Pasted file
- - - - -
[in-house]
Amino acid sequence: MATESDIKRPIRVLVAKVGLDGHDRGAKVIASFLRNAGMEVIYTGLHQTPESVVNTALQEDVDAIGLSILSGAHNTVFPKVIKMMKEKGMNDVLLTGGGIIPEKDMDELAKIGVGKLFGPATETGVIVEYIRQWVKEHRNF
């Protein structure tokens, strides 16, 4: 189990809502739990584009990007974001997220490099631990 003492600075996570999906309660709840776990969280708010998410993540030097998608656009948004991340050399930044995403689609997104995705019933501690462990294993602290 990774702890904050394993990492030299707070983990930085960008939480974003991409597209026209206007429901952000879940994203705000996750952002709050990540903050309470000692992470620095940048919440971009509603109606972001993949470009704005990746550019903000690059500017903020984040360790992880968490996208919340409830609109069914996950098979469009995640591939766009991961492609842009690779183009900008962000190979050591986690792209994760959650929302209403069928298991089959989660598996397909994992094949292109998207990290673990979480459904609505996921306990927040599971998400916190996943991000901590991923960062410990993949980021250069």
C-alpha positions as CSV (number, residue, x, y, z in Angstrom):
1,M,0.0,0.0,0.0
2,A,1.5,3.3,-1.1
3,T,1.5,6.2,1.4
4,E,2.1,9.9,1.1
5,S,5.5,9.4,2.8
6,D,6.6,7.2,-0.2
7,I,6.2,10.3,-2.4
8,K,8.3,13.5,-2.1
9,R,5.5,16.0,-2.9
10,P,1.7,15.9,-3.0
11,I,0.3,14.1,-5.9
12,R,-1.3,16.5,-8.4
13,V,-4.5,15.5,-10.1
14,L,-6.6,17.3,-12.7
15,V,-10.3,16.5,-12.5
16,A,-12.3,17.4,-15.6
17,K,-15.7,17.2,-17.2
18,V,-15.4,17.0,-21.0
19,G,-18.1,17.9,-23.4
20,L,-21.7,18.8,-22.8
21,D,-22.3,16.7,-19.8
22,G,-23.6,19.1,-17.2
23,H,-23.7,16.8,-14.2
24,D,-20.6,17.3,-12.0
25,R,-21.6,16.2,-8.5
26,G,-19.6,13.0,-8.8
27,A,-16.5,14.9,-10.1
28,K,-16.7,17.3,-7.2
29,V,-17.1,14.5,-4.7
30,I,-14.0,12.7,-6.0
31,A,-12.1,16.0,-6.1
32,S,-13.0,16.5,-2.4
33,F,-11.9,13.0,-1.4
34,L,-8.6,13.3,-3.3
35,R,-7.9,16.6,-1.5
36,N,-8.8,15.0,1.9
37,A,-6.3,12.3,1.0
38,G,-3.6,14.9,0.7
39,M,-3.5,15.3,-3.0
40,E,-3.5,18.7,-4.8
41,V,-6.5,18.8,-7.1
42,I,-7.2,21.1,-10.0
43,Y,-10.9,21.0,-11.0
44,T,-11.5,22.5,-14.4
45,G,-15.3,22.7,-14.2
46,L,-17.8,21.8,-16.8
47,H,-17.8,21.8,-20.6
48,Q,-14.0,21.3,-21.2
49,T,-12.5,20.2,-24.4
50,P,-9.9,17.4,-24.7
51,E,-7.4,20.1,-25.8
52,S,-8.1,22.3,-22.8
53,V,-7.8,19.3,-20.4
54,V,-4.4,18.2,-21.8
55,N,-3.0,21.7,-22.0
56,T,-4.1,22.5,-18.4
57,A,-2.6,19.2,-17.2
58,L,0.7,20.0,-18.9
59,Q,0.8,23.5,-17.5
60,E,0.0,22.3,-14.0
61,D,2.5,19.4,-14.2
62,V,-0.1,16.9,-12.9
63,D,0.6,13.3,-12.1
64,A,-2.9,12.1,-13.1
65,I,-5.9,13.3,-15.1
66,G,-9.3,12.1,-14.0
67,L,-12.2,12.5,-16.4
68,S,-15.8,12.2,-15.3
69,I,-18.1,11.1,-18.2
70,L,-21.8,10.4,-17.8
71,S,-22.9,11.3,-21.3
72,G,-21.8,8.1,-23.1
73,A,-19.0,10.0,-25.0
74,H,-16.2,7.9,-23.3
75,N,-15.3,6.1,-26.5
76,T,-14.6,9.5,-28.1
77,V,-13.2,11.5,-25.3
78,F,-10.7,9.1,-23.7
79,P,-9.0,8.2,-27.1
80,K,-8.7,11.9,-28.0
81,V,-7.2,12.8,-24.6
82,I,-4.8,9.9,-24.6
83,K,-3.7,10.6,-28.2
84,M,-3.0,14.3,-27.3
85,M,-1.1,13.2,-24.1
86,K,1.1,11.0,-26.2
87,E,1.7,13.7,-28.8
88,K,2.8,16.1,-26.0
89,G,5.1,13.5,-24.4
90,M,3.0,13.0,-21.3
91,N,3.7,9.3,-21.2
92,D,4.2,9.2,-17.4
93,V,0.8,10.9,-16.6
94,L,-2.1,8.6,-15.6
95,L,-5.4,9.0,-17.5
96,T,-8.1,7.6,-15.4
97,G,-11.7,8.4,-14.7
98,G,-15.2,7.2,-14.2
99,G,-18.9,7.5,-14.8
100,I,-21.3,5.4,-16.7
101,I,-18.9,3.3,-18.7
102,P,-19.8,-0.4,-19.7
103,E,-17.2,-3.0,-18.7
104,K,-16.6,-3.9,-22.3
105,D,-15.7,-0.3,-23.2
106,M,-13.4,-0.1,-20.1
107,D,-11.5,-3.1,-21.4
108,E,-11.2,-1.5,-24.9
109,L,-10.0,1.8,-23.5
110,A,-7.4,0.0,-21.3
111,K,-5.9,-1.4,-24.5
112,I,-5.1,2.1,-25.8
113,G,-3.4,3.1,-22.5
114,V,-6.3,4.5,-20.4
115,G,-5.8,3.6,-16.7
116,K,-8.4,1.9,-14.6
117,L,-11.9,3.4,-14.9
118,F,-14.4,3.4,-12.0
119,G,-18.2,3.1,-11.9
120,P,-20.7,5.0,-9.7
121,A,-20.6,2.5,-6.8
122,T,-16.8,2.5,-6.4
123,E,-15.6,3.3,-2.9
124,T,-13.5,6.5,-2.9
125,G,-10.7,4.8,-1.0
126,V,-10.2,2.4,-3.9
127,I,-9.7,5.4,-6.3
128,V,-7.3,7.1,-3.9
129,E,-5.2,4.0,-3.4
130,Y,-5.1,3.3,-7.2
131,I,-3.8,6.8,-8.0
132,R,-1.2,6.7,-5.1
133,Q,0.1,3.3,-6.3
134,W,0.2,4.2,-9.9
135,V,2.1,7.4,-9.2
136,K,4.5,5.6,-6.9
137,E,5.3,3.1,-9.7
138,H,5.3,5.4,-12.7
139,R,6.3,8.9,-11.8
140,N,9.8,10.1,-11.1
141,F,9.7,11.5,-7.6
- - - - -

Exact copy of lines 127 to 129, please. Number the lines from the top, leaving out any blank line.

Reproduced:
123,E,-15.6,3.3,-2.9
124,T,-13.5,6.5,-2.9
125,G,-10.7,4.8,-1.0